I am looking out a window. I see my childhood. I see a lake.
It is summer in Finland, and I am sitting in the summer cottage my grandmother bought in the 1950ies. I am editing the next edition of Adult Education and Development. I read texts from all over the world. They tell stories about what it means to be a citizen on this planet. They are touching, personal, angry. They are calls for action, testimonials, everyday insights. They are engaged, constructive, analytical.
As I sit and watch the lake that has not changed for millennia the world comes to me. I feel privileged. By nature I am curious, and this job lets me explore and get to know things I have never encountered before. As each issue we do focuses on a new topic the work is always fresh. The world is a violent place. We are consuming natural resources at an increasing speed. There is certainly no lack of suffering or injustice. Sitting here, looking at the lake is soothing. Calming. I know and understand that what we do in lifelong learning will not solve the challenges humanity is facing. I know our journal will not bring food to the hungry, fight corruption or make things more sustainable. Those are other fights, hard and long. With this in mind, is a journal like AED worthwhile to pursue?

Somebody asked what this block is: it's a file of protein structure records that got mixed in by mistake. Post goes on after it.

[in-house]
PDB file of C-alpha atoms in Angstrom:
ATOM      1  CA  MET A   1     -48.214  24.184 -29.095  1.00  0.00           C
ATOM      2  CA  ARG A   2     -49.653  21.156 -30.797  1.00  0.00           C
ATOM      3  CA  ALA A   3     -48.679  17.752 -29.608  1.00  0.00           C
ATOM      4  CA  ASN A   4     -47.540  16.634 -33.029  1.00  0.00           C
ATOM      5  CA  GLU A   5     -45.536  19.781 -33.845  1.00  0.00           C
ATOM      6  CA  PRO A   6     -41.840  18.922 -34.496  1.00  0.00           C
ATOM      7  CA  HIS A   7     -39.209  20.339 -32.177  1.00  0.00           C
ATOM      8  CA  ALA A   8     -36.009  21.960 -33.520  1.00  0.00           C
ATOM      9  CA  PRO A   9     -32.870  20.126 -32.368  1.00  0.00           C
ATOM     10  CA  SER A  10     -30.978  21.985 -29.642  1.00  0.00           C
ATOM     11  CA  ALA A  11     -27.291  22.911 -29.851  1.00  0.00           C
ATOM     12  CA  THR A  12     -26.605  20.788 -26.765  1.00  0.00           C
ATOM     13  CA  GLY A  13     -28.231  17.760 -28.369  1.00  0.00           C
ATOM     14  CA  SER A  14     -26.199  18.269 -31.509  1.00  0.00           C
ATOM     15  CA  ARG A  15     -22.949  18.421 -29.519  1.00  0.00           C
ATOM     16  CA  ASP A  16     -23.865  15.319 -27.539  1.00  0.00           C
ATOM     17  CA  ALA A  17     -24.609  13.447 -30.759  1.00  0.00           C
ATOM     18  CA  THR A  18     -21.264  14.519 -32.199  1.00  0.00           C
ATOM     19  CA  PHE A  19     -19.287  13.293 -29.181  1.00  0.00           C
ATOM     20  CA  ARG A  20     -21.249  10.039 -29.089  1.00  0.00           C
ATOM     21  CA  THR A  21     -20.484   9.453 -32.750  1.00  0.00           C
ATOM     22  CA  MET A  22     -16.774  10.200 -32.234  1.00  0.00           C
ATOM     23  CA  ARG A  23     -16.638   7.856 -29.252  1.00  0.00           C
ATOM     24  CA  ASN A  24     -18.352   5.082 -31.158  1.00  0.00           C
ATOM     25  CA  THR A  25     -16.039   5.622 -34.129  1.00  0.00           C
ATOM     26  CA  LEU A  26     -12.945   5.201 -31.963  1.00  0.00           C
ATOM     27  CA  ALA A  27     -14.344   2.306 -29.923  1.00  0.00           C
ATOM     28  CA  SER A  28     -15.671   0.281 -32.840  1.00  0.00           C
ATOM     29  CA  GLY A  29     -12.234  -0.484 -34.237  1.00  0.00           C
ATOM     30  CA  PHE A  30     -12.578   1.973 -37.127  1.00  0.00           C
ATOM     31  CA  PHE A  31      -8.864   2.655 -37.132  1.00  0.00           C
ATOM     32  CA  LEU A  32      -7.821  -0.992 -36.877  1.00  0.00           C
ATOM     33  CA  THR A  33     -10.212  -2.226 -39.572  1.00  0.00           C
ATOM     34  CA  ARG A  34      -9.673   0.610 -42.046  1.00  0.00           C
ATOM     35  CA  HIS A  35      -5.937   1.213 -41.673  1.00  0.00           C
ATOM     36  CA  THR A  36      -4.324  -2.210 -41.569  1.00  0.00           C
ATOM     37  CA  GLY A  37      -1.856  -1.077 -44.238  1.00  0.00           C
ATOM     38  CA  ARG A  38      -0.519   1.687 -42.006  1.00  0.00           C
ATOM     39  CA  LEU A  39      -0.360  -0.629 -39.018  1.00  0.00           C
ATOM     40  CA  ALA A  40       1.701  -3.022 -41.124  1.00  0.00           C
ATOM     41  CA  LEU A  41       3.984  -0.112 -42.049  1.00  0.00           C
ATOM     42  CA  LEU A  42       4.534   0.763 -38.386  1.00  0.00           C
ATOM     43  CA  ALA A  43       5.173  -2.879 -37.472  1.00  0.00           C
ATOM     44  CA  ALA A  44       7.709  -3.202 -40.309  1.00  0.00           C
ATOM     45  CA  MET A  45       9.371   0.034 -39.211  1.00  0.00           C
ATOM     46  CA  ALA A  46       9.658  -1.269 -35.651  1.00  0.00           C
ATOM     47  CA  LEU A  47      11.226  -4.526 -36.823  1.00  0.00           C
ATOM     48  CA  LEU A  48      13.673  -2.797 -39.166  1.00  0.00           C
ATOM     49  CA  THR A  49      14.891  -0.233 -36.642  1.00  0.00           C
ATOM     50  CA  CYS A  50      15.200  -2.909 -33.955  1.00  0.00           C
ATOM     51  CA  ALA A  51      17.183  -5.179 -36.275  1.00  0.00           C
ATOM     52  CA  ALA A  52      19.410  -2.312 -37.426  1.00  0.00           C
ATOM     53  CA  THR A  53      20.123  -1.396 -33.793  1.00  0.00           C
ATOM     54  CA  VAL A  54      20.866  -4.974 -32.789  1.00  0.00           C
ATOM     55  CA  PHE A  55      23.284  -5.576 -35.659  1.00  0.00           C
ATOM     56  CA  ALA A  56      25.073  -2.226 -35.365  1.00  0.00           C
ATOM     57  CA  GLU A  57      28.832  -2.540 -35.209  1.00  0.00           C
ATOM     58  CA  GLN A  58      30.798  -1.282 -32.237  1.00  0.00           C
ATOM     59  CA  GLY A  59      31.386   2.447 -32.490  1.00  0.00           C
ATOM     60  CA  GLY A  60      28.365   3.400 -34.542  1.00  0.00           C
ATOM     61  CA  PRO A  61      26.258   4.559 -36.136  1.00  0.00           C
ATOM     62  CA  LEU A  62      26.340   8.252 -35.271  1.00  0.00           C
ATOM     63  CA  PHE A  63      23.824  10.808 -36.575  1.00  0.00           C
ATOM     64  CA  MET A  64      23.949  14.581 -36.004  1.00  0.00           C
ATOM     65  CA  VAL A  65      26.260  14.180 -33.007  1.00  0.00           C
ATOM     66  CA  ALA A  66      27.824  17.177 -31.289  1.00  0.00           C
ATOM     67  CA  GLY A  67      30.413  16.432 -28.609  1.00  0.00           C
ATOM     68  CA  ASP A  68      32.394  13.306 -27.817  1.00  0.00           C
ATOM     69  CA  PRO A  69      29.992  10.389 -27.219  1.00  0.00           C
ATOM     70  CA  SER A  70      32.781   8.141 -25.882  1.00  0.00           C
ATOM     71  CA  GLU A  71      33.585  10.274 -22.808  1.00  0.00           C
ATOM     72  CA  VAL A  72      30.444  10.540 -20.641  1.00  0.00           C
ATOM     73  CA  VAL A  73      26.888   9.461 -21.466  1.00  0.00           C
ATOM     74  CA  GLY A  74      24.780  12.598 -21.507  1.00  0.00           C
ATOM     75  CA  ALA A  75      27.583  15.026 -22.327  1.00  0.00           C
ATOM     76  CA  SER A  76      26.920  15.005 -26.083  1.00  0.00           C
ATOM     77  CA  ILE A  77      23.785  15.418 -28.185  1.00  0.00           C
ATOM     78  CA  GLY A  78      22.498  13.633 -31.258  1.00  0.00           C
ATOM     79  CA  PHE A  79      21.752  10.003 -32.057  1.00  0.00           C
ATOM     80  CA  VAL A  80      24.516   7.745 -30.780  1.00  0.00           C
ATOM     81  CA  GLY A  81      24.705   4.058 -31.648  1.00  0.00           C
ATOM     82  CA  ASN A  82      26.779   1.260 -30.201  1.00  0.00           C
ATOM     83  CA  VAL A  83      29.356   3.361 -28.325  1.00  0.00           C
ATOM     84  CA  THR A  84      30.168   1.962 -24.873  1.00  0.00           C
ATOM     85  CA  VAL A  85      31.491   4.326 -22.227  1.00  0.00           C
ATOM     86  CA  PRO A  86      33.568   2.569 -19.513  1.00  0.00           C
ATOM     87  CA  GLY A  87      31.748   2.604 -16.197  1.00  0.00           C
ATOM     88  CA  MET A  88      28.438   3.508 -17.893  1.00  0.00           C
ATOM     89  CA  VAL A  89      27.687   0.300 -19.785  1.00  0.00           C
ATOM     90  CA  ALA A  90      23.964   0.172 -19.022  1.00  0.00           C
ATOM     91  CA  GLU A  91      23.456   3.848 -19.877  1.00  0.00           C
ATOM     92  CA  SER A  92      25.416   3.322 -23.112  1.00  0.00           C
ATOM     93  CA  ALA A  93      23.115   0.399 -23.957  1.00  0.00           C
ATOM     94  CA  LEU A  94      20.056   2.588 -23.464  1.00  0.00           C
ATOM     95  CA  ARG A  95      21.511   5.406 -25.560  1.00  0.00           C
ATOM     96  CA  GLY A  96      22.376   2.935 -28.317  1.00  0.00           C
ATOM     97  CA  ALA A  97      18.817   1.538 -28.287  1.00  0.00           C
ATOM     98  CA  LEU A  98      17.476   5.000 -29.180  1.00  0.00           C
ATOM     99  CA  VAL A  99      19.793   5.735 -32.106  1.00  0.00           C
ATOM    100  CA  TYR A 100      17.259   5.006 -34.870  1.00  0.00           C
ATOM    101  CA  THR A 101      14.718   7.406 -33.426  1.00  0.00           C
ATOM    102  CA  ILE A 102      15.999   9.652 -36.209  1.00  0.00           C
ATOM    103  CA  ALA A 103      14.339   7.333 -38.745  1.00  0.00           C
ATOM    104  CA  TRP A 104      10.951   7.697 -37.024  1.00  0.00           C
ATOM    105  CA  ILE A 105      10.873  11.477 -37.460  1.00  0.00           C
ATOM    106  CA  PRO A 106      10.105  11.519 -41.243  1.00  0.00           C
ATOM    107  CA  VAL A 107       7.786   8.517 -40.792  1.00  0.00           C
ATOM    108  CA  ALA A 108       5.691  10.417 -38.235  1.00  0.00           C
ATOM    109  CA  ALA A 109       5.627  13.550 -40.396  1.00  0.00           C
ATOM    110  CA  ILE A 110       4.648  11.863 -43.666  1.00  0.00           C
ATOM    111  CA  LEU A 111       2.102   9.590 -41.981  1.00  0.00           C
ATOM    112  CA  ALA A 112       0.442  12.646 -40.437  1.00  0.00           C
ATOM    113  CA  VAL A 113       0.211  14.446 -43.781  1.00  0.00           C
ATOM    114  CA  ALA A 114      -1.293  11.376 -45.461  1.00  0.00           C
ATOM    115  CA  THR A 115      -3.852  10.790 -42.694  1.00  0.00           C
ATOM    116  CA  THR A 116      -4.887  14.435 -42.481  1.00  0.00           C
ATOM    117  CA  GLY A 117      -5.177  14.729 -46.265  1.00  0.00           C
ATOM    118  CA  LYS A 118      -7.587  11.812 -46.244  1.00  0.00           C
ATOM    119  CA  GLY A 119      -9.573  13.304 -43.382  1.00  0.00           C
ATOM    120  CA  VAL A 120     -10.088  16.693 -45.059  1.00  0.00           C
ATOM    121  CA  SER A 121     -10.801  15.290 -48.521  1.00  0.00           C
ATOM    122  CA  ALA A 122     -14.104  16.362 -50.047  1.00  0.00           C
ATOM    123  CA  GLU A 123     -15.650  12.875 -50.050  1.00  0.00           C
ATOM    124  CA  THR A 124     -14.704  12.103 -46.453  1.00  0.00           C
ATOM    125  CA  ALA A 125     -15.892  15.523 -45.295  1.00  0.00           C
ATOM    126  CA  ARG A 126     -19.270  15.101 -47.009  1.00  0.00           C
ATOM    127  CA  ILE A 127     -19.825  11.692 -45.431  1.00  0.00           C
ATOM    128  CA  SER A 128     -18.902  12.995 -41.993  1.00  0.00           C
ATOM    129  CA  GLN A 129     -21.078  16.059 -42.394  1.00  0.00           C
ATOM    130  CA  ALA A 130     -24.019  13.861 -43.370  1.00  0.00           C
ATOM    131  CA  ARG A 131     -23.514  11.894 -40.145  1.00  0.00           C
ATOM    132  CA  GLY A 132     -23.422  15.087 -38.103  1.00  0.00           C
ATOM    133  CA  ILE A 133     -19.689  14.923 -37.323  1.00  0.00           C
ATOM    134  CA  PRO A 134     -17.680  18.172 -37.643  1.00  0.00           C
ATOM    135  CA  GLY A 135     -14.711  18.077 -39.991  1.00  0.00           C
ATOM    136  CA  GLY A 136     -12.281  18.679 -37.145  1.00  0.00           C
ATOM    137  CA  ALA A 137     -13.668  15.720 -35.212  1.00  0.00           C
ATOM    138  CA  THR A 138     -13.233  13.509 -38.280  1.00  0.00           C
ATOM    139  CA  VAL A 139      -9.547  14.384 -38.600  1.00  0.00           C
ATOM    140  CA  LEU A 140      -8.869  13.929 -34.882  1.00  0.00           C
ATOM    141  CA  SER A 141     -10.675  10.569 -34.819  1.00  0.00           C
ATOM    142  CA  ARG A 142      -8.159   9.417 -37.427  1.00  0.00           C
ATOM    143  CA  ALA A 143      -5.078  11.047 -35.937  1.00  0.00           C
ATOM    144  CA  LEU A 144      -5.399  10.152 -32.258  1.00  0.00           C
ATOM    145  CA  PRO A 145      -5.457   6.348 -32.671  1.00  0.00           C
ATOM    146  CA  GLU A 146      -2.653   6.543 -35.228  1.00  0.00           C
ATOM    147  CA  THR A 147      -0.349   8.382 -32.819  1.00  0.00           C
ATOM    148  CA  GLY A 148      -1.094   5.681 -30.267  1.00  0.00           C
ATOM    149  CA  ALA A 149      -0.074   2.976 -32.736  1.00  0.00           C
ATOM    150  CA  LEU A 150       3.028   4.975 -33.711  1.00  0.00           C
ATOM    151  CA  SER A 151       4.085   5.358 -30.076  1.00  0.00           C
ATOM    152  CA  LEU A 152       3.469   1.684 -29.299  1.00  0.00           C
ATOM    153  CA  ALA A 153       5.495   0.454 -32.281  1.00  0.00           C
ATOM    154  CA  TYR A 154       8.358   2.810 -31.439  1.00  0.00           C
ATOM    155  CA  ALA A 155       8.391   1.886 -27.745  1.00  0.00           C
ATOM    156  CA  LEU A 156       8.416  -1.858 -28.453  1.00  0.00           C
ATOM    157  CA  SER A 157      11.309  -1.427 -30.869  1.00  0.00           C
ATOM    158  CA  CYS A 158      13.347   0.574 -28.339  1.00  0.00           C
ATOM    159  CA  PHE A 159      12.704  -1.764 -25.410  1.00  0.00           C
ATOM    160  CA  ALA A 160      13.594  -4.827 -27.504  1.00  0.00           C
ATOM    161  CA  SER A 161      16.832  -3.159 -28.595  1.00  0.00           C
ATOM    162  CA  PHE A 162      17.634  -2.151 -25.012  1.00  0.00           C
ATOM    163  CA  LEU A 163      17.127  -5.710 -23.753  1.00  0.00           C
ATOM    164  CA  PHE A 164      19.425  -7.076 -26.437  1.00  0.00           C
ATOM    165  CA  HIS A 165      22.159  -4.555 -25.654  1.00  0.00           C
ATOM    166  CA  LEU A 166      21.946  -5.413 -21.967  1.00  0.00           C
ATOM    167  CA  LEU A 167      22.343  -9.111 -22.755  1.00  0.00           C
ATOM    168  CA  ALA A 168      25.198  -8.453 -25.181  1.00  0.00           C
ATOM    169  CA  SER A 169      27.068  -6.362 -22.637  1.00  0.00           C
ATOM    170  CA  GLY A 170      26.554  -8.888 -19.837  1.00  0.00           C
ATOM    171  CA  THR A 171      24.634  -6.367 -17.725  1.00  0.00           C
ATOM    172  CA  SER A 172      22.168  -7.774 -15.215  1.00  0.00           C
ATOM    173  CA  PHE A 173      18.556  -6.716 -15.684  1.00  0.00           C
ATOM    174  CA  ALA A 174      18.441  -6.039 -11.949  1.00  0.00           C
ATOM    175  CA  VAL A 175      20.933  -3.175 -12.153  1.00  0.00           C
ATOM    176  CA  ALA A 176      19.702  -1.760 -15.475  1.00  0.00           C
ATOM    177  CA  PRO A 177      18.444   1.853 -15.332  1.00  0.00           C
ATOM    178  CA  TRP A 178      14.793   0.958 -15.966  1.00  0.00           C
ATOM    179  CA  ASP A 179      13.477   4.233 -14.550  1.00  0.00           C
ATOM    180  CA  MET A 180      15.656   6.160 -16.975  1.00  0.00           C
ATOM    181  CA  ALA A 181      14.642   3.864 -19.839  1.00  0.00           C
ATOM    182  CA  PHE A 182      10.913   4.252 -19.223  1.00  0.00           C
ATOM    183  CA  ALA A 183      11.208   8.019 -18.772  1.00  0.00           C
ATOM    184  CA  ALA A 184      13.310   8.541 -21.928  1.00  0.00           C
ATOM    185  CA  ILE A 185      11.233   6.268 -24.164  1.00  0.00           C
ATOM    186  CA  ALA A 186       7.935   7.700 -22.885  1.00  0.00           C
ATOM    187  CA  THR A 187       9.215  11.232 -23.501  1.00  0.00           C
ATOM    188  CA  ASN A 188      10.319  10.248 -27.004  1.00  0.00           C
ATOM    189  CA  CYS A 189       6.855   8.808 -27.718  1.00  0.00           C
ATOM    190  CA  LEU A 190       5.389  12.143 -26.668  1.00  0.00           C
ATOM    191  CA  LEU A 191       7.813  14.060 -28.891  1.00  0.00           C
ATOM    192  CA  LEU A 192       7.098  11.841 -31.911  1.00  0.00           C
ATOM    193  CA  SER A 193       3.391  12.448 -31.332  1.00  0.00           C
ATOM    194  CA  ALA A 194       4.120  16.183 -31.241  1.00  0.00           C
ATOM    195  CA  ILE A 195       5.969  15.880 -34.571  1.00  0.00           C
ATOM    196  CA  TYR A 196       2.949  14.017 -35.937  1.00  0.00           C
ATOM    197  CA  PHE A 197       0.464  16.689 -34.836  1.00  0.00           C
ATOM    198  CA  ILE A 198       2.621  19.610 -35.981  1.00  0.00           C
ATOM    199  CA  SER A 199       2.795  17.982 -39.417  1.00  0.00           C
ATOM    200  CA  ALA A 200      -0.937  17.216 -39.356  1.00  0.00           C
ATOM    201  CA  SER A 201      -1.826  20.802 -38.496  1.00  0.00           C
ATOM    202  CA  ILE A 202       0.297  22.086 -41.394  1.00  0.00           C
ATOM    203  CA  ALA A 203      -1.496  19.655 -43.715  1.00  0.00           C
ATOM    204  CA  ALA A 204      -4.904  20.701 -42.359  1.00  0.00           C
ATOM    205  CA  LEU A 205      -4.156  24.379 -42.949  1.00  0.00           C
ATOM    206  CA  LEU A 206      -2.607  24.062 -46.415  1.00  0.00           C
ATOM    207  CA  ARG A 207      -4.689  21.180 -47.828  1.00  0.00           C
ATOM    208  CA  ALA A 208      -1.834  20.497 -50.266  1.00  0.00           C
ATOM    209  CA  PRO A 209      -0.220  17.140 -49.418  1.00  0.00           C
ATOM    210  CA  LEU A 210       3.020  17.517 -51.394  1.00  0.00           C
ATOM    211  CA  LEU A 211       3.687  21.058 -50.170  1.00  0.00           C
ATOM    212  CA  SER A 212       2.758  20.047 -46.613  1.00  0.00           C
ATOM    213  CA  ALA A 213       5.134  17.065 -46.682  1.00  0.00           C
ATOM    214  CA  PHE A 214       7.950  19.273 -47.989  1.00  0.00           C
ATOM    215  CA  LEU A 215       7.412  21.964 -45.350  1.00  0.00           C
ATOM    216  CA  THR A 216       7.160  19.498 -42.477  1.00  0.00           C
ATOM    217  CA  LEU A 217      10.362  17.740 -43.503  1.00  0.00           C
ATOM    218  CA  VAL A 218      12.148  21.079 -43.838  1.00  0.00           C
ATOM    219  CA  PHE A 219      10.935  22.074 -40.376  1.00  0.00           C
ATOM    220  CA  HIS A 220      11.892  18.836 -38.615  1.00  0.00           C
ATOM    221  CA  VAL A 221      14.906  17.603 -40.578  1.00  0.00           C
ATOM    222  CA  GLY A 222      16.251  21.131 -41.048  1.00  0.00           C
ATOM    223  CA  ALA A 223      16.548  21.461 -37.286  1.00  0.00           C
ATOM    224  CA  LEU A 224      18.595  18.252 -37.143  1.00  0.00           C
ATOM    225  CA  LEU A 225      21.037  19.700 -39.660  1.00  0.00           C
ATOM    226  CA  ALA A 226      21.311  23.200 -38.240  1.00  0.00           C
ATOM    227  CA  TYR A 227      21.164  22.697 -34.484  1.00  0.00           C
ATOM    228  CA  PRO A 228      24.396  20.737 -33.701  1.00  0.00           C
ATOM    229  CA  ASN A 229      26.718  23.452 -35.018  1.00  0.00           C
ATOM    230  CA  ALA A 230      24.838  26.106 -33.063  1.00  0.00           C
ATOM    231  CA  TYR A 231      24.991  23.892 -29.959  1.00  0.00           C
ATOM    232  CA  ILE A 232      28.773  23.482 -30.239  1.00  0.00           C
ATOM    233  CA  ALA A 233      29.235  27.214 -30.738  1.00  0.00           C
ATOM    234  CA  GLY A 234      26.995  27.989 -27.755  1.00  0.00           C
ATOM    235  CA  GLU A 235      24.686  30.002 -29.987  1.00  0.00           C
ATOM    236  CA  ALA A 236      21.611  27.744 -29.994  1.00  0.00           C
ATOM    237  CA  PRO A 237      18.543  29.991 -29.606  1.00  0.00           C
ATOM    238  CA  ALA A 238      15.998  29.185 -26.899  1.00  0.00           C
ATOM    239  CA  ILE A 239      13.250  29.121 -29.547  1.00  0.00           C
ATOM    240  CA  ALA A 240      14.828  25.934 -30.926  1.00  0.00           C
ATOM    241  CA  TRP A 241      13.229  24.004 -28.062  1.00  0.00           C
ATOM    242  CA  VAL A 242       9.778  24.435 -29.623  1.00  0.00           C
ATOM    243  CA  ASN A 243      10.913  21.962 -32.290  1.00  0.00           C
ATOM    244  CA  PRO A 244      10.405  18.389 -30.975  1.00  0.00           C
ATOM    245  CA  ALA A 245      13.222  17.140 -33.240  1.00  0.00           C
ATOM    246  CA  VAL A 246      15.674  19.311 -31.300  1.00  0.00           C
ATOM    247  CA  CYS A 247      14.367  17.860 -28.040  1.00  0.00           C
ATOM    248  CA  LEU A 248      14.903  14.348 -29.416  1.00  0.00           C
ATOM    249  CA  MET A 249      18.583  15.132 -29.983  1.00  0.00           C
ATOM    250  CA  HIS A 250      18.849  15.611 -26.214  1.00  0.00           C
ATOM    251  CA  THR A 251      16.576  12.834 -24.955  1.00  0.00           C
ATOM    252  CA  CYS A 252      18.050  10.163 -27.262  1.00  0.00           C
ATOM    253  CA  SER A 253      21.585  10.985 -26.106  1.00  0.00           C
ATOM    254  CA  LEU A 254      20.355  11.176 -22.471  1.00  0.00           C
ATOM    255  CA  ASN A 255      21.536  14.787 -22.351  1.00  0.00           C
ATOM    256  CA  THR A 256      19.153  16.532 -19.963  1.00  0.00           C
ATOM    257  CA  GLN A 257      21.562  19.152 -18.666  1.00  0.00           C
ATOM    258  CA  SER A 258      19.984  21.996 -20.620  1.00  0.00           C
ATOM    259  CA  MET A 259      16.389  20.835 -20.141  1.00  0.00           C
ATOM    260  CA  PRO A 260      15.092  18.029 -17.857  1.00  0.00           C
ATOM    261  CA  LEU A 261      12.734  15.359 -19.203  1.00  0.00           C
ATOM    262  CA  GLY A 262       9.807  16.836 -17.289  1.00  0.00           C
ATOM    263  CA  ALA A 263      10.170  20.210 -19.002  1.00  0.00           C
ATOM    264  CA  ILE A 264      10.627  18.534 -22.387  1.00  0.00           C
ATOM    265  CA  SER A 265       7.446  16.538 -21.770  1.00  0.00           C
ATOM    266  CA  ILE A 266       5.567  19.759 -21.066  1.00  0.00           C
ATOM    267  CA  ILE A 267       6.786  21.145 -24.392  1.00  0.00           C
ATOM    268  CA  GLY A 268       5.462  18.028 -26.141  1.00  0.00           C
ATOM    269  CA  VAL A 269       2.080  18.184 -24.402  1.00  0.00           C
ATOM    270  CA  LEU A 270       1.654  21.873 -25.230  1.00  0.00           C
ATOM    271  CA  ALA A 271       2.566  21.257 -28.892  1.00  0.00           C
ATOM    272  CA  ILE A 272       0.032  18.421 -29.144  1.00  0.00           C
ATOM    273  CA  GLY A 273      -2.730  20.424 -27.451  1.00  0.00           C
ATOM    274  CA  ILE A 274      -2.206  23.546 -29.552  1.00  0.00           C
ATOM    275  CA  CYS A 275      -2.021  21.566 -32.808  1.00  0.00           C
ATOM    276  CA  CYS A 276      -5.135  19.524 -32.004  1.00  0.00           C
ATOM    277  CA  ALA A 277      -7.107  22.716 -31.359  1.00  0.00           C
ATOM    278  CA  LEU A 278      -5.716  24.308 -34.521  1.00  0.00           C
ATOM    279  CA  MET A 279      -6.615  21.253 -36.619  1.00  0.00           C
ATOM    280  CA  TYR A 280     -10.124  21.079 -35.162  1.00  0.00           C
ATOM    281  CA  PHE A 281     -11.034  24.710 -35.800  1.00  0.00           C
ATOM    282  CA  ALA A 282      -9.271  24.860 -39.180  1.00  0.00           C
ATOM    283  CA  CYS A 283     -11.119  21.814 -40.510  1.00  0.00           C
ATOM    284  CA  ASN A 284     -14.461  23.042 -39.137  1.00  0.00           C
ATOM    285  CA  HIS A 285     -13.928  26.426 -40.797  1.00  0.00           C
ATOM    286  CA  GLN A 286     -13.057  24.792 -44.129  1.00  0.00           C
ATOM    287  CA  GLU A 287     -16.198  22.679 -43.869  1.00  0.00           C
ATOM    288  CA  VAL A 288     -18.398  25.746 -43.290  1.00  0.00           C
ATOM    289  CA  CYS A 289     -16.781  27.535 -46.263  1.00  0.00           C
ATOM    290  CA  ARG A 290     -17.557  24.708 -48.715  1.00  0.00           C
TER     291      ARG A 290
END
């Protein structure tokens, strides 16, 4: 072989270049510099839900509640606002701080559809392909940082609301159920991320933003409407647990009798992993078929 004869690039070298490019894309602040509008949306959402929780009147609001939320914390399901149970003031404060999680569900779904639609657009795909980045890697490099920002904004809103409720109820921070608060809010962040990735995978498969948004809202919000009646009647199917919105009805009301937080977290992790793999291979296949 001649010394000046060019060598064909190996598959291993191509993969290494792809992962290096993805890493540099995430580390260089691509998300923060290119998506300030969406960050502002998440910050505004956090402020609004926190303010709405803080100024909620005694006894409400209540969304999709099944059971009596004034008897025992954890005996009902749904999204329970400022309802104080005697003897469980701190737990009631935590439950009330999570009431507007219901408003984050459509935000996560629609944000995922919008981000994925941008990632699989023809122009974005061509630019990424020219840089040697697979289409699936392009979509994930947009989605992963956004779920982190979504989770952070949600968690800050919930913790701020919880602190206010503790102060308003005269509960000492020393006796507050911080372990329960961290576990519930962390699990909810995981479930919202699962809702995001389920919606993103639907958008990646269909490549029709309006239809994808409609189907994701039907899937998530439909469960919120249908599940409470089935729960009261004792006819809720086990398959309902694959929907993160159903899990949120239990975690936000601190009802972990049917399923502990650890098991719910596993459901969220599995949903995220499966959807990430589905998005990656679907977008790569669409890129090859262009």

Yes. Yes yes yes. Action without thought is headless. We need to think about what needs to be done. We need to see the patterns of change, learn from each other. We need to give each other strength. People involved in lifelong learning are a varied bunch. Yet when we receive an increasing amount of unsolicited articles from all corners of the world I know we are onto something. The mix of analysis, practical examples, life stories, case studies, reflections and calls for action creates a strong brew. We are rooted in the global adult education community. We are one of the voices.
The feedback we get is positive. I feel that we pour our experience, understanding and thoughts into the journal, and it is being received. Our efforts are being noticed. And we keep pushing ourselves. We try our hardest for each issue to be better than the last.
In the end you, the reader, will provide the verdict. If you find it useful. If it gives you strength, hope, ideas, motivation to fight the necessary fights, we have succeeded.
As I write this we are just finishing the work of the next issue, looking at global citizenship education. I think it will be our best issue yet.
The authorJohanni Larjanko is the editor of DVV International's journal Adult Edcuation and Development
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